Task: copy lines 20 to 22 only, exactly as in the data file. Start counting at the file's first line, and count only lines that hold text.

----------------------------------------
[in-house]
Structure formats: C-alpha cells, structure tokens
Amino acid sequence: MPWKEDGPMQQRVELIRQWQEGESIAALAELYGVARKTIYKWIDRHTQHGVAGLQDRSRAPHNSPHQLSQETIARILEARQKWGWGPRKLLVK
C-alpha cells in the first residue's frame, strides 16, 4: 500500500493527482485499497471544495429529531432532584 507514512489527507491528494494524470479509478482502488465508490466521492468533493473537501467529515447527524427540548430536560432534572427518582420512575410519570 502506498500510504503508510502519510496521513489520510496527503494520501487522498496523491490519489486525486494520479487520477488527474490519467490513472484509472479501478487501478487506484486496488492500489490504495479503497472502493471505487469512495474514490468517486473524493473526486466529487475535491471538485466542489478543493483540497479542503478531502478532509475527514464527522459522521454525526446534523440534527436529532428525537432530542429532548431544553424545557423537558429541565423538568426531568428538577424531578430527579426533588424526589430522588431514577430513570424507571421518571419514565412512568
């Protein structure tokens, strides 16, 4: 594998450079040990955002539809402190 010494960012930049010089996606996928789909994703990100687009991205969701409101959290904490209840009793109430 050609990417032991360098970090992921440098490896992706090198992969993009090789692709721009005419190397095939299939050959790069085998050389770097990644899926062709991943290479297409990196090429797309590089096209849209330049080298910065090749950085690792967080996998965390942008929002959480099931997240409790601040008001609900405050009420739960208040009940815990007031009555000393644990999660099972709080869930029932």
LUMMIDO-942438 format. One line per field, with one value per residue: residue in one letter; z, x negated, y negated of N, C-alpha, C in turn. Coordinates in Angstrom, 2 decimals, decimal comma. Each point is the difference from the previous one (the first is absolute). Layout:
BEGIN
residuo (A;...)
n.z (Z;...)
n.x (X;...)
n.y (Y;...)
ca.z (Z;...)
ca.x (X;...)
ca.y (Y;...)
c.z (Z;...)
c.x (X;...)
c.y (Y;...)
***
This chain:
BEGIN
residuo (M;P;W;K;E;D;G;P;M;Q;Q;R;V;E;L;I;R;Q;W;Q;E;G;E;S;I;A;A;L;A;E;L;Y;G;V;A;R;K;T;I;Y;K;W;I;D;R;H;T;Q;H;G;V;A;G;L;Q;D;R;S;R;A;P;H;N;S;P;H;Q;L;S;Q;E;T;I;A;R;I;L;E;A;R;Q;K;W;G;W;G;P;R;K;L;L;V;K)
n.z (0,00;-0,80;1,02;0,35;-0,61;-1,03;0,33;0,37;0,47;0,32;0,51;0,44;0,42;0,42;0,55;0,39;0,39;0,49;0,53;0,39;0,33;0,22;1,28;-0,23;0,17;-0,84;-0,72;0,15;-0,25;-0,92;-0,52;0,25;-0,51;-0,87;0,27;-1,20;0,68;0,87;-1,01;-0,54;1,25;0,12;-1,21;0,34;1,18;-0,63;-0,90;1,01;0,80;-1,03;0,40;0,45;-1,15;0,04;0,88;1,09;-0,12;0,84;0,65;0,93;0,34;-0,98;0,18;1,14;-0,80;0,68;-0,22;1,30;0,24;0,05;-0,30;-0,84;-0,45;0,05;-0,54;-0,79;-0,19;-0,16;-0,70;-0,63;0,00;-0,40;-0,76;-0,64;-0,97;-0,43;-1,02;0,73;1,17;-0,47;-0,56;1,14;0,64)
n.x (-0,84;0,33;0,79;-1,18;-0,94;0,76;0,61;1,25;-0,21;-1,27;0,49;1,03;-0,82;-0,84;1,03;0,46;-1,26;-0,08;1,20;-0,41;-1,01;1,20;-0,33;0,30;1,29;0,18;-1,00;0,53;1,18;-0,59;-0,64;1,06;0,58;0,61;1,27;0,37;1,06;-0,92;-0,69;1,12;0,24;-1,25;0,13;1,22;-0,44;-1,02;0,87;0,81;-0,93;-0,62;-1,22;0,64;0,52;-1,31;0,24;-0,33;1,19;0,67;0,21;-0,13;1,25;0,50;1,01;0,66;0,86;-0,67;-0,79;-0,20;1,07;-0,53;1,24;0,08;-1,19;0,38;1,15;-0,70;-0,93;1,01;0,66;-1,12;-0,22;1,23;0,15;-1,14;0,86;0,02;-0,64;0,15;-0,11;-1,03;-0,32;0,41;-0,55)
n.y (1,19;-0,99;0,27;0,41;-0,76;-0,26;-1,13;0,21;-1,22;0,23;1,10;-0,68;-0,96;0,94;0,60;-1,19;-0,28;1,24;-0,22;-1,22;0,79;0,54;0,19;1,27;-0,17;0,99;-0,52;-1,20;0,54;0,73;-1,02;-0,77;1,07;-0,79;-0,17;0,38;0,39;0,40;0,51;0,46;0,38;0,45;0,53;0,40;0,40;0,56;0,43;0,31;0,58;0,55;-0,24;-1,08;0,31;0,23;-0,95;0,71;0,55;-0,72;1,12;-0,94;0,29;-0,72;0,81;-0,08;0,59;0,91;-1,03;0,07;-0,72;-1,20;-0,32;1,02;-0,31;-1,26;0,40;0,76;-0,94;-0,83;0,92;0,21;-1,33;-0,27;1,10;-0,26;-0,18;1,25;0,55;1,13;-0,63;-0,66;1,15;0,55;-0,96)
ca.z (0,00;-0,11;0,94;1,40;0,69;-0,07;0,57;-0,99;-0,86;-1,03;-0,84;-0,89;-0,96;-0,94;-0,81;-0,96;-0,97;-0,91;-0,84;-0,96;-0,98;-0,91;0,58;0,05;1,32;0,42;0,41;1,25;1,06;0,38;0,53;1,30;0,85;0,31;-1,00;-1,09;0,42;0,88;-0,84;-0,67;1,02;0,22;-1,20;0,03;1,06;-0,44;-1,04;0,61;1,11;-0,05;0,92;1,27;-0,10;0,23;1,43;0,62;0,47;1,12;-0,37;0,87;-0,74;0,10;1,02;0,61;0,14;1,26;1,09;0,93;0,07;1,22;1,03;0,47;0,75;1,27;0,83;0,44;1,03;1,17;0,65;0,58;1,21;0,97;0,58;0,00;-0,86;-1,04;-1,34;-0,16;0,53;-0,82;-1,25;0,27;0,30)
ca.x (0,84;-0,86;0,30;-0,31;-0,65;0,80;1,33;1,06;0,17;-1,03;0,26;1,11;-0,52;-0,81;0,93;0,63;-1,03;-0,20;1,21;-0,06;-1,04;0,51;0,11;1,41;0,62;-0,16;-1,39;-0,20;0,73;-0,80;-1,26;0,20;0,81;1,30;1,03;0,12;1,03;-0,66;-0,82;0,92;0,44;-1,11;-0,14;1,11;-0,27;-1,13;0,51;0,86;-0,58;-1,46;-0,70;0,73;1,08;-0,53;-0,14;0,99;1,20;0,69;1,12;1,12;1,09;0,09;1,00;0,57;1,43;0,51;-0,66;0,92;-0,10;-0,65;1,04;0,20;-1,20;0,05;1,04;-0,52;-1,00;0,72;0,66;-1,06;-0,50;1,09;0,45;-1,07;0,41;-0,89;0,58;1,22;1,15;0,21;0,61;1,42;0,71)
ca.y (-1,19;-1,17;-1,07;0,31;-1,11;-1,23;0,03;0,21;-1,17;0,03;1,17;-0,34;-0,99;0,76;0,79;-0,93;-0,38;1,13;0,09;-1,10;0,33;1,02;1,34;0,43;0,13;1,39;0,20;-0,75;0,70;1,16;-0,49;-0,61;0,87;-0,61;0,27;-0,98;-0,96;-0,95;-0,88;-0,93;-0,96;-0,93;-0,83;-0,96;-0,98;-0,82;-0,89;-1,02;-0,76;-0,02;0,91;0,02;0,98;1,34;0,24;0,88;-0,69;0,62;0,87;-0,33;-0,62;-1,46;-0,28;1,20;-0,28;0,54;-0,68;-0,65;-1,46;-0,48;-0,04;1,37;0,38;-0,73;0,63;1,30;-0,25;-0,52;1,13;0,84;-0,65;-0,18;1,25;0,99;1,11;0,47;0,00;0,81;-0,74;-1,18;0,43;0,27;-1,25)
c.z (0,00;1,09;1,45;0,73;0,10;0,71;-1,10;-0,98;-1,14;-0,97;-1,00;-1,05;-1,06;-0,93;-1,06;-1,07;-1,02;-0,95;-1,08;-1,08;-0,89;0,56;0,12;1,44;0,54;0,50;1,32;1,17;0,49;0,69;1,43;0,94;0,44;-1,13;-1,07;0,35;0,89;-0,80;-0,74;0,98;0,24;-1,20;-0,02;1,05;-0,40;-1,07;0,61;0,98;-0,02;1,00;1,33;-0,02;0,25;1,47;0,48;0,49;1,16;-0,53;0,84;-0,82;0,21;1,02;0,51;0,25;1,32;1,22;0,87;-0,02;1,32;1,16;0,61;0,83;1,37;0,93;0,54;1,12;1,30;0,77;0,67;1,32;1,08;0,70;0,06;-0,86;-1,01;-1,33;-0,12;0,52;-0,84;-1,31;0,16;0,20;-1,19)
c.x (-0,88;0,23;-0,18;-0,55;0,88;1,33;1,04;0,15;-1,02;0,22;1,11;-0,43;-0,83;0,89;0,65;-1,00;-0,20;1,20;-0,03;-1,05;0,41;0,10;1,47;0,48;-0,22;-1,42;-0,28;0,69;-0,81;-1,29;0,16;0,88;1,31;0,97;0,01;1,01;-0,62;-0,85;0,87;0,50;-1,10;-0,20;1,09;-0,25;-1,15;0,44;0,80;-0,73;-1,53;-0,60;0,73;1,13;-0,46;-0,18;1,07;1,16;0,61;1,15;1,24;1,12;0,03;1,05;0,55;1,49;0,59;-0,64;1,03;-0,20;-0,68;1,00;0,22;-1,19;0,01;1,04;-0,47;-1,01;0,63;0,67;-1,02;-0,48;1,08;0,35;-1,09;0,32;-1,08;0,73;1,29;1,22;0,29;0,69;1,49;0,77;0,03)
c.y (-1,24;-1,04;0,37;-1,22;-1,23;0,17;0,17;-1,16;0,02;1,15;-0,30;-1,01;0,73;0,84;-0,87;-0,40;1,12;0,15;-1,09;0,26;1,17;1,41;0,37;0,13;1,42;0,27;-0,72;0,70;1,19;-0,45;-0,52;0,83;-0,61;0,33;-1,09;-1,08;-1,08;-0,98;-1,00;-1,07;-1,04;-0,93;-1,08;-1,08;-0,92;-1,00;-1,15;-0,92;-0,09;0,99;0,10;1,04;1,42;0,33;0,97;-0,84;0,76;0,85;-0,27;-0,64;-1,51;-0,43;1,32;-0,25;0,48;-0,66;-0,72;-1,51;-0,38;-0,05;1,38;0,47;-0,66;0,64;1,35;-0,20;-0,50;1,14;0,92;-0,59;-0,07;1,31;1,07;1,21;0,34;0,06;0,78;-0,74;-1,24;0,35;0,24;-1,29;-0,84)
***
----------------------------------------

BEGIN
residuo (M;P;W;K;E;D;G;P;M;Q;Q;R;V;E;L;I;R;Q;W;Q;E;G;E;S;I;A;A;L;A;E;L;Y;G;V;A;R;K;T;I;Y;K;W;I;D;R;H;T;Q;H;G;V;A;G;L;Q;D;R;S;R;A;P;H;N;S;P;H;Q;L;S;Q;E;T;I;A;R;I;L;E;A;R;Q;K;W;G;W;G;P;R;K;L;L;V;K)
n.z (0,00;-0,80;1,02;0,35;-0,61;-1,03;0,33;0,37;0,47;0,32;0,51;0,44;0,42;0,42;0,55;0,39;0,39;0,49;0,53;0,39;0,33;0,22;1,28;-0,23;0,17;-0,84;-0,72;0,15;-0,25;-0,92;-0,52;0,25;-0,51;-0,87;0,27;-1,20;0,68;0,87;-1,01;-0,54;1,25;0,12;-1,21;0,34;1,18;-0,63;-0,90;1,01;0,80;-1,03;0,40;0,45;-1,15;0,04;0,88;1,09;-0,12;0,84;0,65;0,93;0,34;-0,98;0,18;1,14;-0,80;0,68;-0,22;1,30;0,24;0,05;-0,30;-0,84;-0,45;0,05;-0,54;-0,79;-0,19;-0,16;-0,70;-0,63;0,00;-0,40;-0,76;-0,64;-0,97;-0,43;-1,02;0,73;1,17;-0,47;-0,56;1,14;0,64)